Usually, I only post puzzles to which I know the solution. However, I don’t know the solution to this exciting geometry question from Facebook, yet. But I like the puzzle so much that I’d rather post it than wait until I find time to think about it.

Puzzle. A centrally-symmetric figure is cut into two equal polygons: A and B. Is it possible that the center of symmetry is in A but not in B?

I run a program at MIT called PRIMES STEP, where we conduct mathematical research with children in grades 6 through 9. Our first research project was about a funny coin called an alternator. This coin exists only in a mathematician’s mind as it can change weight according to its own will. When you put the alternator on the scale, it can either weigh the same as a real coin or a fake coin (the fake coins are lighter than real ones). The coin strictly alternates how much it weighs each time it is put on the scale. My colleague, Konstantin Knop, recently sent me a fresh alternator puzzle.

Puzzle. There are four identical-looking coins: two real, one fake, and one alternator. How do you find the alternator using a balance scale at most three times?

I am not as excited about the MIT Mystery Hunt as I used to be. So, for this year’s hunt, I didn’t go through all the puzzles but present here only the puzzles that were recommended to me. I start with math, logic, and CS.

Scan, a bunch of numbers. The puzzle requires some programming.

Flamingo, several grids that look like Nikoli puzzles.

I recently bought a book by Evdokimov, titled Hundred Colors of Math. The book has lovely math puzzles and cute pictures. The book has answers but doesn’t explain them. Also, the English translation is decent but not perfect. For these two reasons, I am not sure I would recommend the book. However, I do like the puzzles, and here is one of them, called Runaway Cell.

Puzzle. The figure depicted in the picture (a 6-by-6 square, in which the top row is moved by one square) was cut along the grid lines into several identical parts which could be put together to form a 6-by-6 square. The parts are allowed to be turned over. What is the minimal possible number of such parts?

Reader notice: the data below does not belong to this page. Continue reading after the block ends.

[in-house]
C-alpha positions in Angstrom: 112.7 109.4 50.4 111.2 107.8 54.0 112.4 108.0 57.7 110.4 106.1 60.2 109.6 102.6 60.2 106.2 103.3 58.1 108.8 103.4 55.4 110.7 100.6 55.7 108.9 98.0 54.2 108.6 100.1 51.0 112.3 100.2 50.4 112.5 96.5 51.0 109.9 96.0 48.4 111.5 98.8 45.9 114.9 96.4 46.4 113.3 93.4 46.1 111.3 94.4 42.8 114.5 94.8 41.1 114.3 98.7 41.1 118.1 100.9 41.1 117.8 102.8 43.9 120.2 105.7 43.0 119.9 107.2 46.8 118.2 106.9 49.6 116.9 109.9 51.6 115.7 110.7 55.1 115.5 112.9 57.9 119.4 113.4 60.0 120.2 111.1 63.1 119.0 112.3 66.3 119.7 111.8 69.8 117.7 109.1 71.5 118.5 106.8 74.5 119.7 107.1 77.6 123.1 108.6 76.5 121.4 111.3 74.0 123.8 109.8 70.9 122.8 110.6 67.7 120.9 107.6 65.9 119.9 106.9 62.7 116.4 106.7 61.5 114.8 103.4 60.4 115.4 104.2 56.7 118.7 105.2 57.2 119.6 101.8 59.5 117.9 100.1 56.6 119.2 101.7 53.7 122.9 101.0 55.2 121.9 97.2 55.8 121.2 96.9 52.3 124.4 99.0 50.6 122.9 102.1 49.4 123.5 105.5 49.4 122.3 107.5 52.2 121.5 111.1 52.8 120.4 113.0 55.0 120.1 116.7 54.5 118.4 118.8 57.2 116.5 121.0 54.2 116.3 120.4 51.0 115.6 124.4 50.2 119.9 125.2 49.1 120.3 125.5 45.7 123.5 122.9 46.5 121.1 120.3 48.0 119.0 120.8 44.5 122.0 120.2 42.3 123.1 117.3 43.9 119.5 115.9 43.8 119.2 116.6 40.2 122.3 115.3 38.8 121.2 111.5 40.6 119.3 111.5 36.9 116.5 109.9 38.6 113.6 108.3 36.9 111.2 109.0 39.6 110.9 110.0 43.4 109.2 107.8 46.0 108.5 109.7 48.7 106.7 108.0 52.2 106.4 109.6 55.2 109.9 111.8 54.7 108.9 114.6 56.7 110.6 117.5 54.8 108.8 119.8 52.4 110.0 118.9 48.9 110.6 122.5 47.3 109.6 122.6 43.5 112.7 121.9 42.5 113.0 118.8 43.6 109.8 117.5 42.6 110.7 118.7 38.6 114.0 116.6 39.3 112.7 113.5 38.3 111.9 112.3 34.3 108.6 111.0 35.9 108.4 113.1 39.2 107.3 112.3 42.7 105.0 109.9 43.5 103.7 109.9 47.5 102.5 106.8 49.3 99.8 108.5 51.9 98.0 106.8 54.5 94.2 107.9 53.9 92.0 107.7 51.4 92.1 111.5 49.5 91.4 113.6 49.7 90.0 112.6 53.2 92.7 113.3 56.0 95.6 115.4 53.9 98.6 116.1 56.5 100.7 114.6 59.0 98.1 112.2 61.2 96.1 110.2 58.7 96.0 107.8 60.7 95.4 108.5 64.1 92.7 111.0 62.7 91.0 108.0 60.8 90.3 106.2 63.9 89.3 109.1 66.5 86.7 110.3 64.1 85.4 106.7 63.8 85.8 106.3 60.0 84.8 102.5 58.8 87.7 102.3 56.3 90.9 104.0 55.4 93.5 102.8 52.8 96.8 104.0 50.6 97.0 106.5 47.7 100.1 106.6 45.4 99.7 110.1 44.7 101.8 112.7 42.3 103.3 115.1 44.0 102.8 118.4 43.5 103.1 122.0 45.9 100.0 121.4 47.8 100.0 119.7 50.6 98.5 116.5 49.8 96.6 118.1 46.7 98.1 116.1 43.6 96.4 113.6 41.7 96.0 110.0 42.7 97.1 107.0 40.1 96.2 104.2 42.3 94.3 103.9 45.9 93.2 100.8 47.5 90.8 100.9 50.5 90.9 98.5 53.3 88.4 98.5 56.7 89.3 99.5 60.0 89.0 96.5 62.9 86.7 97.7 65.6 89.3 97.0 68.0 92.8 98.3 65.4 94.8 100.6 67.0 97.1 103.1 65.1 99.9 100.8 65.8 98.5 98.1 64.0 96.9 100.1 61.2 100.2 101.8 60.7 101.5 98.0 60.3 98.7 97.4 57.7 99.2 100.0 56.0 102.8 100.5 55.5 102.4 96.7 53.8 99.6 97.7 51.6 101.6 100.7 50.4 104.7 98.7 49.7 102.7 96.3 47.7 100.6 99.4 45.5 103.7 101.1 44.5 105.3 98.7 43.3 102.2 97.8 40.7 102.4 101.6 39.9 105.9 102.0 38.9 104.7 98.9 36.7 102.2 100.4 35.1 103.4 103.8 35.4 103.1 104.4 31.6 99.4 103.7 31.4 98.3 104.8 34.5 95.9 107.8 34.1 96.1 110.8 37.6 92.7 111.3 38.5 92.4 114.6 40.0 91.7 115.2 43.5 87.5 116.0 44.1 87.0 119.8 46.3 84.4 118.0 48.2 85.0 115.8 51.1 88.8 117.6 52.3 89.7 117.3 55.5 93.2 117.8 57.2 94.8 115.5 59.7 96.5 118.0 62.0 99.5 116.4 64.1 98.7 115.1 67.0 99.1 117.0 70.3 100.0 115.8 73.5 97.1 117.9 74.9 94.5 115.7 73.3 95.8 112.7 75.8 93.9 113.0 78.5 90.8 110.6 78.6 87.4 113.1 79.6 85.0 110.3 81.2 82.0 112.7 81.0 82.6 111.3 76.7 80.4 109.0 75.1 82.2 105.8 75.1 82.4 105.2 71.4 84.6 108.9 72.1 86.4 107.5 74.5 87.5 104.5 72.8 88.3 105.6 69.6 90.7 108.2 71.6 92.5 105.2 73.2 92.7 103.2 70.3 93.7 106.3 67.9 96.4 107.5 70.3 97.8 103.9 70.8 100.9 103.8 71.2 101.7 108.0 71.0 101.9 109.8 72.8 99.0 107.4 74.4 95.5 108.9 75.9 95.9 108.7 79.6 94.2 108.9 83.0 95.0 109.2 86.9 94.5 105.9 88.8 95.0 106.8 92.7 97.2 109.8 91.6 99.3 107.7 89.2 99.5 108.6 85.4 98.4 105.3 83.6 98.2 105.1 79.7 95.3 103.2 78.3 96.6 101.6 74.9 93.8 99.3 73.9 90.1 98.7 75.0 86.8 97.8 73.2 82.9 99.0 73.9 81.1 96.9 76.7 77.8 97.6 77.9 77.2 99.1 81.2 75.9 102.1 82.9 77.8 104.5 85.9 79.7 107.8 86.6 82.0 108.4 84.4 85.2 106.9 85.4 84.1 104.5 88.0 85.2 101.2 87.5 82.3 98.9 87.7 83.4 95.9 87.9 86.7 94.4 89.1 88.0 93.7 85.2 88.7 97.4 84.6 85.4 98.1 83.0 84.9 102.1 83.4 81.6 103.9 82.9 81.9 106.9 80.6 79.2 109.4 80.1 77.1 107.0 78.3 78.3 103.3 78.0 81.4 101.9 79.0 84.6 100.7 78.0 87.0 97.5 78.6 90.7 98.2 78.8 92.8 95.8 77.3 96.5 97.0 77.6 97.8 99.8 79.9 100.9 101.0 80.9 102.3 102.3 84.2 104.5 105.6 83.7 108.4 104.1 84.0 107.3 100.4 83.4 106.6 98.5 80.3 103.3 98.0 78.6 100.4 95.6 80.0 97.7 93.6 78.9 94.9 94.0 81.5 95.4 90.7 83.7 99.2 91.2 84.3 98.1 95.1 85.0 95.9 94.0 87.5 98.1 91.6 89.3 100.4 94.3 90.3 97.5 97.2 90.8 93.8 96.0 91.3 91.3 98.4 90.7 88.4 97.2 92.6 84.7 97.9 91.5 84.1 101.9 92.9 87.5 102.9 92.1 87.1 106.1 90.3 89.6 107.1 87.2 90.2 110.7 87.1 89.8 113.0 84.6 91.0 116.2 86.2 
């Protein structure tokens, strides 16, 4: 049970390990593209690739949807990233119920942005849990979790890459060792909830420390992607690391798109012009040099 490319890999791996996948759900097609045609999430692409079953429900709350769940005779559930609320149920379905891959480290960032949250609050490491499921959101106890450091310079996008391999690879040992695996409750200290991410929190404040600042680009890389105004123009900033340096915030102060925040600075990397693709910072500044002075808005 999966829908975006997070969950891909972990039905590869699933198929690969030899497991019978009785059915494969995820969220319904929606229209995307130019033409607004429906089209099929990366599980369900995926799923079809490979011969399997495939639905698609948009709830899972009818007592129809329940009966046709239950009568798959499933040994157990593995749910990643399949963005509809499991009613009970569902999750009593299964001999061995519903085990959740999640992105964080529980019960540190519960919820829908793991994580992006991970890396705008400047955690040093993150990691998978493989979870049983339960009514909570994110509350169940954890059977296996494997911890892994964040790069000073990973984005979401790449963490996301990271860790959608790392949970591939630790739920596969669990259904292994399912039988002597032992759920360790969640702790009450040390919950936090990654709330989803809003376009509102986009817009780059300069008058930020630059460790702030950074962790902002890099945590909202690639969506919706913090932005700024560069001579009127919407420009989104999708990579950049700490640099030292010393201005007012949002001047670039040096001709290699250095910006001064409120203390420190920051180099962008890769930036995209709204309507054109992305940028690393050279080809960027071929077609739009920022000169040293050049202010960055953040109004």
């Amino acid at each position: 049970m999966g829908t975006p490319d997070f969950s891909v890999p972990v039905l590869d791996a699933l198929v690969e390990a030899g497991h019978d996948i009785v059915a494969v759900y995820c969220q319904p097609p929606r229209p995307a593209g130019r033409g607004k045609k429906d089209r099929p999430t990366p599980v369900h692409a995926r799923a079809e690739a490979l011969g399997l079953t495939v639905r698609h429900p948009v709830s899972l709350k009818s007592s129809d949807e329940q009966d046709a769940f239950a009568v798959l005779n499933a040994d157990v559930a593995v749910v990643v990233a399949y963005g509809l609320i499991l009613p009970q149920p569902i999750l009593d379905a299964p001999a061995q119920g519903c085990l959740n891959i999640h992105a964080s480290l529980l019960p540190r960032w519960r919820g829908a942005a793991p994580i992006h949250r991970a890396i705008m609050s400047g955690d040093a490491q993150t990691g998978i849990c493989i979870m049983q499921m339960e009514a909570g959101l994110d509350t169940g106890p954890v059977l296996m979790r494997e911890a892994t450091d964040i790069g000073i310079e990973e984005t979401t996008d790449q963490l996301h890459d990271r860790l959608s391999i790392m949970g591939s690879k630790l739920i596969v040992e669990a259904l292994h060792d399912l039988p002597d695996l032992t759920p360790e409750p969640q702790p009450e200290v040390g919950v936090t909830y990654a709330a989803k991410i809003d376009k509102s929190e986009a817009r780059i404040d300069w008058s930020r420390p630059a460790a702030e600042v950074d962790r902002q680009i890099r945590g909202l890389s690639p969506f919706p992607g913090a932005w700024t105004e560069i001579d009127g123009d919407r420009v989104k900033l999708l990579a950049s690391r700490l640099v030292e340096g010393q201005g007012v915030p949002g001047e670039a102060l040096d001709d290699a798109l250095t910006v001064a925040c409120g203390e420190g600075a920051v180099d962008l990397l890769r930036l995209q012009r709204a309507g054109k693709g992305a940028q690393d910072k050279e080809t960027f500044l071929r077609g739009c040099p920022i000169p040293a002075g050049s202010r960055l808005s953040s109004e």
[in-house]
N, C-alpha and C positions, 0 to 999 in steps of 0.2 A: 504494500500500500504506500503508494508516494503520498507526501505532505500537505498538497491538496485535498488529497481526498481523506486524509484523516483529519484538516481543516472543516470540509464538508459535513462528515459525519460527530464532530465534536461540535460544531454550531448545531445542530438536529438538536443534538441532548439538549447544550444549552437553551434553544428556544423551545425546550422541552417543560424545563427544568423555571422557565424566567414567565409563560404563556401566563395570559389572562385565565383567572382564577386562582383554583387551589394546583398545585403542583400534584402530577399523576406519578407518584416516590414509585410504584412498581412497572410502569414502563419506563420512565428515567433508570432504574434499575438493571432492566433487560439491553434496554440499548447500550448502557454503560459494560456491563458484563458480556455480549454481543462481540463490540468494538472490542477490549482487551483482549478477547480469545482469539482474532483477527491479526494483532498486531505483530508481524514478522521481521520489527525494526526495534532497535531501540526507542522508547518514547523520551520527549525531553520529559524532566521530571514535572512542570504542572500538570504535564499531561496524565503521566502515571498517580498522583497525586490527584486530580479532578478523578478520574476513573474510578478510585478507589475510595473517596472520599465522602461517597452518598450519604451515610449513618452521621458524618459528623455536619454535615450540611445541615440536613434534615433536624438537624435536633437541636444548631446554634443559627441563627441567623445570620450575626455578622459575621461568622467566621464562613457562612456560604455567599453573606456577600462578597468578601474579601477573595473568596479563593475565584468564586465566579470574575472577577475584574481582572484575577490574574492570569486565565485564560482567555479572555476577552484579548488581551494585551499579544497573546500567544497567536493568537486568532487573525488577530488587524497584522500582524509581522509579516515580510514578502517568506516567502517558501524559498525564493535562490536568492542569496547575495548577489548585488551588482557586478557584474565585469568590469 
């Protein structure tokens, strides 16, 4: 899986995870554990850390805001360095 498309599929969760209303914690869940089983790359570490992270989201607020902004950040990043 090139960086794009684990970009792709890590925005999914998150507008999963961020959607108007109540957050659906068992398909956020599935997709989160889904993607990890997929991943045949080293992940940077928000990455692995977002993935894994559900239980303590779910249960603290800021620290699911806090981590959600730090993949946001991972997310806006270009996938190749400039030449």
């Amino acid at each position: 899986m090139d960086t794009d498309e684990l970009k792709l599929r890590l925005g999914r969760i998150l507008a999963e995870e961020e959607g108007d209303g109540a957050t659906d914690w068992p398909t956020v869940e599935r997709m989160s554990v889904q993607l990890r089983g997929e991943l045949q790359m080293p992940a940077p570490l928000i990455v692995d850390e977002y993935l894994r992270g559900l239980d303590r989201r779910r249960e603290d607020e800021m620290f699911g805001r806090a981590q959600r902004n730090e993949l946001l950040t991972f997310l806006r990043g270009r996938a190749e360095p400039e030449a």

Another cute geometry puzzle was posted on Facebook.

Puzzle. An equilateral triangle in a plane has three vertices with known x-coordinates: a, b, and c. What is the side of the triangle?

I want to describe three different solutions that the readers of the Facebook channel posted. But before doing so, let’s look at the problem’s symmetries. We can immediately say that the answer should be a symmetric function of three variables: |a-b|, |b-c|, and |c-a|. It is possible to coordinate-bash the problem. However, I always prefer geometric solutions. Having said that, if one wants a calculation, using complex numbers might speed things up.

A solution using complex numbers. Suppose c is the origin, then the first vertex corresponds to a complex number a+xi. Then, the second vertex can be found after rotating the first vertex around the origin by 60 degrees. That means it is at (a+xi)exp(±2πi/6). Without loss of generality, we can assume that the second vertex corresponds to (a+xi)(1+i√3)/2. It follows that b = (a−x√3)/2. Thus, x = 2(a/2-b)/√3. And the side length is √(a^{2}+x^{2}) = √(4(a^{2}-ab+b^{2})/3). Adjusting for the choice of the origin, we get that the length is √(2((a-b)^{2}+(b-c)^{2}+(c-a)^{2})/3).

A geometric solution. Draw a line through point A parallel to the x-axis. Denote the intersections of this line with lines x=b and x=c as P and Q, correspondingly. Let R be the midpoint of the side BC. Then, the triangle PQR is equilateral. To prove it, notice that angles ARC and AQC are right, which implies that points ARCB are on the same circle with diameter AC. It follows that the angles RCA and RQA are the same; thus, the angle RQA is 60 degrees. Given that the triangle PQR is isosceles as R has to be on the bisector of PQ, we conclude that the triangle PQR is equilateral. Now, we can calculate the height of PQR and, therefore, the height of ABC, from which the result follows.

A physics solution. Without loss of generality, we can assume that a+b+c=0. Thus, the y-axis passes through the triangle’s centroid. The moment of inertia of the system consisting of the three triangle vertices with respect to the y-axis is a^{2} + b^{2} + c^{2}. Now, we add the symmetry consideration: the inertia ellipse must be invariant under the 60-degree rotation, implying that the ellipse is actually a circle. This means that the inertia moment doesn’t change under any system rotation. Thus, we can assume that one of the vertices lies on the y-axis. In this case, the inertia moment equals L^{2}/2, where L is the length of the triangle’s side. The answer follows.